Esophageal duplication cyst

Last revised by Dr Matt A. Morgan on 10 Sep 2022

Esophageal duplication cysts are a type of congenital foregut duplication cyst.

Less common compared to other foregut duplication cysts. There may be an increased male predilection 5.

Patients are generally asymptomatic but may complain of dysphagia due to esophageal compression. They typically present in childhood. 

They are a congenital malformation of the posterior primitive foregut and result from an aberration of the posterior division of the embryonic foregut at 3-4 weeks gestation. They are lined by ciliated, pseudostratified, columnar epithelium. Mucinous columnar epithelium would make it bronchogenic cyst; a double smooth muscle layer is compatible with an esophageal duplication cyst.

They mainly occur in the thoracic esophagus 4 and are more common on the right particularly in the distal esophagus.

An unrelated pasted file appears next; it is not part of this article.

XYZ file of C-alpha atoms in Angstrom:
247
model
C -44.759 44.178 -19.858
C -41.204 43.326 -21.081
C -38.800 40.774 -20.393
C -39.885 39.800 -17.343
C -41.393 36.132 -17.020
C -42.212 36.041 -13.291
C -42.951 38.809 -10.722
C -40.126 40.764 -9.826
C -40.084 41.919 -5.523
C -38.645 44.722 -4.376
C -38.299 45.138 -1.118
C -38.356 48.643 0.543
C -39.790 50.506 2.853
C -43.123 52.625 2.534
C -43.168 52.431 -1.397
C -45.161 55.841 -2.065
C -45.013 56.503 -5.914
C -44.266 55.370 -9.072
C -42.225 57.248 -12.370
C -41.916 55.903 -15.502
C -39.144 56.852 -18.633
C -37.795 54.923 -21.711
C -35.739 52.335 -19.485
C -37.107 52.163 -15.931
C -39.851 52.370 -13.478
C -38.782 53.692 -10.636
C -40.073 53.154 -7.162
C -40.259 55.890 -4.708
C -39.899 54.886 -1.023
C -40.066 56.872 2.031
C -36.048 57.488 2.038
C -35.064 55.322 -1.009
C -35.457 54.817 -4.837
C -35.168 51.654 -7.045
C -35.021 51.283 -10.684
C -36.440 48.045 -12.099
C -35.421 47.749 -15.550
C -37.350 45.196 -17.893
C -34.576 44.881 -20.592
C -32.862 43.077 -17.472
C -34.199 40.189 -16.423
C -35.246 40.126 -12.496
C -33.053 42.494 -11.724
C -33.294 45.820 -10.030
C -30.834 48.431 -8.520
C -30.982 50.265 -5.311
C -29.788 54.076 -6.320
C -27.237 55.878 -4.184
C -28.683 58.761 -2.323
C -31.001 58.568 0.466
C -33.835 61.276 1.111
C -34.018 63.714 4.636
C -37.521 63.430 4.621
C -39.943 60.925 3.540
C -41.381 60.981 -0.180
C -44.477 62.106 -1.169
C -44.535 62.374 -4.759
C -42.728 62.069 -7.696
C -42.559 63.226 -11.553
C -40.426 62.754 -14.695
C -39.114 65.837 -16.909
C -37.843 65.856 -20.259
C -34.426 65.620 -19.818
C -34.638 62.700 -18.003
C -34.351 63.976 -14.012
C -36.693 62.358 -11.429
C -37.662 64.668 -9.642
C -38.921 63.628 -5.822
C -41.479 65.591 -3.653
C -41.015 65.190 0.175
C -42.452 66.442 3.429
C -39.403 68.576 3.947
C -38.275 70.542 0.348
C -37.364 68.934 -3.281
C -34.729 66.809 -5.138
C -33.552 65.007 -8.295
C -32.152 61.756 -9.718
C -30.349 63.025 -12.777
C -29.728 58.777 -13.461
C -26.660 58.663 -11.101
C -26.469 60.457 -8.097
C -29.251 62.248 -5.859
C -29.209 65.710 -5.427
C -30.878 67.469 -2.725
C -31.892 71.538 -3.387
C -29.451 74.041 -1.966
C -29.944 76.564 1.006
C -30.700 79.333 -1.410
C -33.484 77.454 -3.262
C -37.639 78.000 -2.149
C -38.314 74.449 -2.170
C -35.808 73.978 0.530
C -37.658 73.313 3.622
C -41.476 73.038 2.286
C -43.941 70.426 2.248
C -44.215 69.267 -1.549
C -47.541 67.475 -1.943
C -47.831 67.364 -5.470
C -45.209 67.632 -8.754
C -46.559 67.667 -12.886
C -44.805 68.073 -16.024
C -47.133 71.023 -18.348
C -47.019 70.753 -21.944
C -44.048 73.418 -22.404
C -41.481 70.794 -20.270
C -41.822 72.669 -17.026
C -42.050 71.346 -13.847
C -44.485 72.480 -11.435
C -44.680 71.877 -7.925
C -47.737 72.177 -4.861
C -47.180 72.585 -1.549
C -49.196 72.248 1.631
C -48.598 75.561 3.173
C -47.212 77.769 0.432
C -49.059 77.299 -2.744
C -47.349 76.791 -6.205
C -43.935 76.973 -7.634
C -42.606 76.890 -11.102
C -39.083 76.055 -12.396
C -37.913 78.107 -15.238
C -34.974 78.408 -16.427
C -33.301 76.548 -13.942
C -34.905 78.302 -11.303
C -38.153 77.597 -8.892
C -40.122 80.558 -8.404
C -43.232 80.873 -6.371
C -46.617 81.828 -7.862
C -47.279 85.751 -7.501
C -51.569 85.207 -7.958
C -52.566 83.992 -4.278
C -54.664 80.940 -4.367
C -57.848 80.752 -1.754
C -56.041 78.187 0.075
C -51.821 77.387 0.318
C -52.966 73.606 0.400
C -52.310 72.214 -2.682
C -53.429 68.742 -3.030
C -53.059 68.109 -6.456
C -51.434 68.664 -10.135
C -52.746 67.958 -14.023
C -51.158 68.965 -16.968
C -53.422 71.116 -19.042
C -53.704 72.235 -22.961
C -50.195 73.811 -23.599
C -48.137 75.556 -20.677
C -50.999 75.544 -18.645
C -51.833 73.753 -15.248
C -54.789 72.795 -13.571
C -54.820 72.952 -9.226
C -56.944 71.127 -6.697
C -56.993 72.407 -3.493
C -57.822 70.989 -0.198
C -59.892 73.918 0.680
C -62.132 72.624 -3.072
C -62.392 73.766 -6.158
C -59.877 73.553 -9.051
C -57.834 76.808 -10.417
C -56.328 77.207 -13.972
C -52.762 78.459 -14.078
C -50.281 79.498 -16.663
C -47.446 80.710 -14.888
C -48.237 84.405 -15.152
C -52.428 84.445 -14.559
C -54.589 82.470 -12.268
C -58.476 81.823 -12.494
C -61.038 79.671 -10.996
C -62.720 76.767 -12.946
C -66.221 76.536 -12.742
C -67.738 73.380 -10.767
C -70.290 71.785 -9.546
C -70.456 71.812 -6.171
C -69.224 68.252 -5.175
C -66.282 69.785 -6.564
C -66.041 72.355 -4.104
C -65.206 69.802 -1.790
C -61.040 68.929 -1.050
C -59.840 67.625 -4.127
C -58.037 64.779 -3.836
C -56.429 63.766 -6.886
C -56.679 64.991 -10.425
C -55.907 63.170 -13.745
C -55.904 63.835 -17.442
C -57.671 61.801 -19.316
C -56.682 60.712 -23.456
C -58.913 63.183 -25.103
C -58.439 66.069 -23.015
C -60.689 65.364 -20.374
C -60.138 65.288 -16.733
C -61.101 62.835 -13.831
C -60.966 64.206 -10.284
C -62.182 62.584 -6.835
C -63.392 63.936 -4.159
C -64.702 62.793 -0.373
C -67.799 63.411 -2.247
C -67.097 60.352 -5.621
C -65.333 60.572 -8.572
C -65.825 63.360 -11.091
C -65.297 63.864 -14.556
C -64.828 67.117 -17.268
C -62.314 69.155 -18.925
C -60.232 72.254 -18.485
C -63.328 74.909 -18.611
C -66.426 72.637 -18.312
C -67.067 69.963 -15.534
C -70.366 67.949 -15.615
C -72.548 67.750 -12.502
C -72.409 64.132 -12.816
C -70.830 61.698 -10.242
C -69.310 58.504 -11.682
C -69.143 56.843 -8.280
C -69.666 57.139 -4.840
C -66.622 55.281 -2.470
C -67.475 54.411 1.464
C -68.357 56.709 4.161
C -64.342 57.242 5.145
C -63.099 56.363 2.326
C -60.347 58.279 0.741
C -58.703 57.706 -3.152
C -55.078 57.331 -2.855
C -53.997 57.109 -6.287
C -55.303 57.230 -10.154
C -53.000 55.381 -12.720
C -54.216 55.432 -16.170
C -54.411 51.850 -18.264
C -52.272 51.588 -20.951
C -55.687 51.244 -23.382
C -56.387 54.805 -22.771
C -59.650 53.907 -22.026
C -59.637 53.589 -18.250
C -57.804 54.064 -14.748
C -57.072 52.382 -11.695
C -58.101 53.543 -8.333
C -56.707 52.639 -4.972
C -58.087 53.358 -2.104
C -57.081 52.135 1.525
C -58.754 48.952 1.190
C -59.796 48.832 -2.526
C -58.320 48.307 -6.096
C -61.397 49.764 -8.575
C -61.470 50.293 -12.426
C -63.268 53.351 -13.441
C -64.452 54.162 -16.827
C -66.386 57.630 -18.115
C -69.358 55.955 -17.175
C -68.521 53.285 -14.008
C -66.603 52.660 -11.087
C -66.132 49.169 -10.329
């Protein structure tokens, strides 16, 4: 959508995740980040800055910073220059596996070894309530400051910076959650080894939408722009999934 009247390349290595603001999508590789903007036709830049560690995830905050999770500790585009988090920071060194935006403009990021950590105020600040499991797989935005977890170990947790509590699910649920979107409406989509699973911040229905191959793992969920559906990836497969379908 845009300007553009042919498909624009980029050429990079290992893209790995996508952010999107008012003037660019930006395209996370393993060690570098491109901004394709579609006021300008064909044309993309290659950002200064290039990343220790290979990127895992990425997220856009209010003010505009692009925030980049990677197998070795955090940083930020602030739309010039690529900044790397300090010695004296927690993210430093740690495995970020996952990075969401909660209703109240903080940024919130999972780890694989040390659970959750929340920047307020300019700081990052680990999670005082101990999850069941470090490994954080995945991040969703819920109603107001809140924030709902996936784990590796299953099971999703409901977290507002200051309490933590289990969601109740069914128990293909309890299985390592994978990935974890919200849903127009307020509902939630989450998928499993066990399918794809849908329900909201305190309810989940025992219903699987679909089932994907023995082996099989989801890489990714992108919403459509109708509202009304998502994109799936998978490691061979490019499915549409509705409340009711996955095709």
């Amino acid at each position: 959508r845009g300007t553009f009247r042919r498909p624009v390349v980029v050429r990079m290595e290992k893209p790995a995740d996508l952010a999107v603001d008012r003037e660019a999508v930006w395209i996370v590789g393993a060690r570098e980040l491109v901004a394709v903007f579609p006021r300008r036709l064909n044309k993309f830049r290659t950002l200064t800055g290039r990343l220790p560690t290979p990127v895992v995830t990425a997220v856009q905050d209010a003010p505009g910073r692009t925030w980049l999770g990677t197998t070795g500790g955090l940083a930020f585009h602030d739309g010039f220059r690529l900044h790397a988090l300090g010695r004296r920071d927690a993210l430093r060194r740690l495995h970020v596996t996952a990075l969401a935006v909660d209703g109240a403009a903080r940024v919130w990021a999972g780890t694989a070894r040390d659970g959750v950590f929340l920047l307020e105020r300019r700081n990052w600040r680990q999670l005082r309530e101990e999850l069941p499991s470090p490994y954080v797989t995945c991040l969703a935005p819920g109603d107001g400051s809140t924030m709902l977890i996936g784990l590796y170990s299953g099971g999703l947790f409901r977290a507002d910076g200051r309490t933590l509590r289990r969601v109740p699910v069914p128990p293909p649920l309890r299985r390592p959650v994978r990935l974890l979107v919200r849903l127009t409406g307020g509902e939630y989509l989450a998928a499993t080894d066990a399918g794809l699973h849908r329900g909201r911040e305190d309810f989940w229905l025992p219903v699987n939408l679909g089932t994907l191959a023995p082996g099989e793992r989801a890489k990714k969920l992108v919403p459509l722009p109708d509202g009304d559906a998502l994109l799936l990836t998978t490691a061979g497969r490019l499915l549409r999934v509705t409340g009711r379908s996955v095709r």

Well-defined soft tissue density in close association with the esophagus.

On barium swallow, the cyst may cause extrinsic compression of the esophagus.

Well defined structure with internal fluid density noted along the esophagus. Wall may be slightly thicker than a bronchogenic cyst.

  • T1: low to intermediate signal intensity
  • T2: high signal intensity

Surgical resection is the mainstay of management 8. Prognosis tends to be very good as recurrence is rare 8.

Recognized complications include carcinoma arising within the cyst 5. If gastric mucosa is present, peptic ulceration may occur. Very occasionally they may perforate, hemorrhage or erode into adjacent structures.

For uncomplicated cysts consider:

For complicated cysts (e.g. with hemorrhage/necrosis) the differential can be broader and can include:

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Cases and figures

  • Case 1
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  • Case 2
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  • Case 3: superior mediastinal mass
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  • Case 3
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